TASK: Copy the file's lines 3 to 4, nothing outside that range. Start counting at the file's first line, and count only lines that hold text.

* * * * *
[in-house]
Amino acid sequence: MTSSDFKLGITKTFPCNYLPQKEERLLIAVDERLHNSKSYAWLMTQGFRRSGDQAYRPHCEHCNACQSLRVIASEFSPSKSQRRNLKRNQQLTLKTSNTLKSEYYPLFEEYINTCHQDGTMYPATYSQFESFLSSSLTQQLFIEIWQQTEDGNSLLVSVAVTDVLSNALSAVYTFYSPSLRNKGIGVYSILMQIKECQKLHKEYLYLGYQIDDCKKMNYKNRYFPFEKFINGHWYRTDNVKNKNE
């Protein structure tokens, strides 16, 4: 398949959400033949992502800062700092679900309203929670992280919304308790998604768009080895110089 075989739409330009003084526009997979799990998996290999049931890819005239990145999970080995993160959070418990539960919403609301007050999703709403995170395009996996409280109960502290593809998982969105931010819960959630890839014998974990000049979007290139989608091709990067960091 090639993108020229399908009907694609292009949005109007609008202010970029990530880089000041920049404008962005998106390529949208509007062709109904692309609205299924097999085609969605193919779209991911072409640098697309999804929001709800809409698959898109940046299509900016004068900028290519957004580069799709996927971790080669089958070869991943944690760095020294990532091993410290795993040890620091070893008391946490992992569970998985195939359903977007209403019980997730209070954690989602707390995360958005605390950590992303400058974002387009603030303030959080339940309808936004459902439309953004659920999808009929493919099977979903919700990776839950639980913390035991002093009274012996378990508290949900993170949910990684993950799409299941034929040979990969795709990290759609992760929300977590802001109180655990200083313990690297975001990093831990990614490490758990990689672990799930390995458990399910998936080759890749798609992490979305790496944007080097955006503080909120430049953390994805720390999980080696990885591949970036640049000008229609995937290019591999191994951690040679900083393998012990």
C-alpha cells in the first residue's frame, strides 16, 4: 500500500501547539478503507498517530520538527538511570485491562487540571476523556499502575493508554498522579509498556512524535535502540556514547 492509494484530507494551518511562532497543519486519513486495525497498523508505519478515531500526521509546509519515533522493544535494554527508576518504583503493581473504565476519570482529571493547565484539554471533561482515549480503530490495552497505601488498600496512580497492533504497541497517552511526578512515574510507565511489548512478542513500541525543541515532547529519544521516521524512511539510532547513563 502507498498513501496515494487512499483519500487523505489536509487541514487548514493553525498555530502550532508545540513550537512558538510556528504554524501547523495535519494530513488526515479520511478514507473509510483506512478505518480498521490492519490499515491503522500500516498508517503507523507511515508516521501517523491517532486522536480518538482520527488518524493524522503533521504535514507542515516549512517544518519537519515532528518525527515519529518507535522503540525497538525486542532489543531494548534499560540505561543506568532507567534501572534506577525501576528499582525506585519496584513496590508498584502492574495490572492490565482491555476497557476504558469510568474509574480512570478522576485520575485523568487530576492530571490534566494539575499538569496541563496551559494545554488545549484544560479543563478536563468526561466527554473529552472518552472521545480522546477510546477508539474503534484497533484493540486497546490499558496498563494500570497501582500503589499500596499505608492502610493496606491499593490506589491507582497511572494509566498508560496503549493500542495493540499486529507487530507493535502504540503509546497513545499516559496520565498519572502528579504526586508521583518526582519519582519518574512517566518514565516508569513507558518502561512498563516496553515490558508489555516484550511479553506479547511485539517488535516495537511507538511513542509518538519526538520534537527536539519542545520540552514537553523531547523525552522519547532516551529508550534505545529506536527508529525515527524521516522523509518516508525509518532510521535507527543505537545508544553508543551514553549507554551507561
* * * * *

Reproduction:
């Protein structure tokens, strides 16, 4: 398949959400033949992502800062700092679900309203929670992280919304308790998604768009080895110089 075989739409330009003084526009997979799990998996290999049931890819005239990145999970080995993160959070418990539960919403609301007050999703709403995170395009996996409280109960502290593809998982969105931010819960959630890839014998974990000049979007290139989608091709990067960091 090639993108020229399908009907694609292009949005109007609008202010970029990530880089000041920049404008962005998106390529949208509007062709109904692309609205299924097999085609969605193919779209991911072409640098697309999804929001709800809409698959898109940046299509900016004068900028290519957004580069799709996927971790080669089958070869991943944690760095020294990532091993410290795993040890620091070893008391946490992992569970998985195939359903977007209403019980997730209070954690989602707390995360958005605390950590992303400058974002387009603030303030959080339940309808936004459902439309953004659920999808009929493919099977979903919700990776839950639980913390035991002093009274012996378990508290949900993170949910990684993950799409299941034929040979990969795709990290759609992760929300977590802001109180655990200083313990690297975001990093831990990614490490758990990689672990799930390995458990399910998936080759890749798609992490979305790496944007080097955006503080909120430049953390994805720390999980080696990885591949970036640049000008229609995937290019591999191994951690040679900083393998012990």
C-alpha cells in the first residue's frame, strides 16, 4: 500500500501547539478503507498517530520538527538511570485491562487540571476523556499502575493508554498522579509498556512524535535502540556514547 492509494484530507494551518511562532497543519486519513486495525497498523508505519478515531500526521509546509519515533522493544535494554527508576518504583503493581473504565476519570482529571493547565484539554471533561482515549480503530490495552497505601488498600496512580497492533504497541497517552511526578512515574510507565511489548512478542513500541525543541515532547529519544521516521524512511539510532547513563 502507498498513501496515494487512499483519500487523505489536509487541514487548514493553525498555530502550532508545540513550537512558538510556528504554524501547523495535519494530513488526515479520511478514507473509510483506512478505518480498521490492519490499515491503522500500516498508517503507523507511515508516521501517523491517532486522536480518538482520527488518524493524522503533521504535514507542515516549512517544518519537519515532528518525527515519529518507535522503540525497538525486542532489543531494548534499560540505561543506568532507567534501572534506577525501576528499582525506585519496584513496590508498584502492574495490572492490565482491555476497557476504558469510568474509574480512570478522576485520575485523568487530576492530571490534566494539575499538569496541563496551559494545554488545549484544560479543563478536563468526561466527554473529552472518552472521545480522546477510546477508539474503534484497533484493540486497546490499558496498563494500570497501582500503589499500596499505608492502610493496606491499593490506589491507582497511572494509566498508560496503549493500542495493540499486529507487530507493535502504540503509546497513545499516559496520565498519572502528579504526586508521583518526582519519582519518574512517566518514565516508569513507558518502561512498563516496553515490558508489555516484550511479553506479547511485539517488535516495537511507538511513542509518538519526538520534537527536539519542545520540552514537553523531547523525552522519547532516551529508550534505545529506536527508529525515527524521516522523509518516508525509518532510521535507527543505537545508544553508543551514553549507554551507561